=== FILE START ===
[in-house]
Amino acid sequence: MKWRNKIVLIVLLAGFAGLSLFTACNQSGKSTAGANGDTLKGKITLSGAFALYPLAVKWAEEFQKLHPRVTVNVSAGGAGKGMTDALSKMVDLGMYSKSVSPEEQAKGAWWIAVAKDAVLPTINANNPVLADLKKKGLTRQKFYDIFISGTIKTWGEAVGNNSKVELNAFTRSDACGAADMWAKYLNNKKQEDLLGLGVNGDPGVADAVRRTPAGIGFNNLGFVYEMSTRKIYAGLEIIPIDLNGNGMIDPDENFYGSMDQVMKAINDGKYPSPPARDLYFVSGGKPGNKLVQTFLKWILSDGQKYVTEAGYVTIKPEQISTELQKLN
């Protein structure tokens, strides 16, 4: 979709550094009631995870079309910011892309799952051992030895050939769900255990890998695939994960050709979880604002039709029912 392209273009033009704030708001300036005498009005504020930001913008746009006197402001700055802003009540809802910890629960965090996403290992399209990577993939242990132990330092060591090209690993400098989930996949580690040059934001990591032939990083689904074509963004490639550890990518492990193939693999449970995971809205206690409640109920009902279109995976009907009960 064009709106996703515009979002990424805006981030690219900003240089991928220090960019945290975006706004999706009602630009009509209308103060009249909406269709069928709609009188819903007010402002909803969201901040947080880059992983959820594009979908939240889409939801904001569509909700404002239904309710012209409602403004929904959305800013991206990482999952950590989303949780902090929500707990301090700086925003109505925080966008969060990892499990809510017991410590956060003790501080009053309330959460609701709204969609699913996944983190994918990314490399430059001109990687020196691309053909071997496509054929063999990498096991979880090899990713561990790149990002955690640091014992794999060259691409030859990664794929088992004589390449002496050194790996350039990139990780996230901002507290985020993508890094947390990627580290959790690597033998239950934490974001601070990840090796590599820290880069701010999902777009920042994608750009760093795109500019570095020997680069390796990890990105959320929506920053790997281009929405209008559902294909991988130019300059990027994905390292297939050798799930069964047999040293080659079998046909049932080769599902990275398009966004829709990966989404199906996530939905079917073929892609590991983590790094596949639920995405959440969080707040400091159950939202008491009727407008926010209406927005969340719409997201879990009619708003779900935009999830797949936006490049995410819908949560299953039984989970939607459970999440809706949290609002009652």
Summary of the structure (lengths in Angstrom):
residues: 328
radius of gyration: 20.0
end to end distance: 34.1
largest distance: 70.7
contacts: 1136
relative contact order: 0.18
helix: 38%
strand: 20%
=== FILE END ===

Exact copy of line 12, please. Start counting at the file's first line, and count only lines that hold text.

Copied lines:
strand: 20%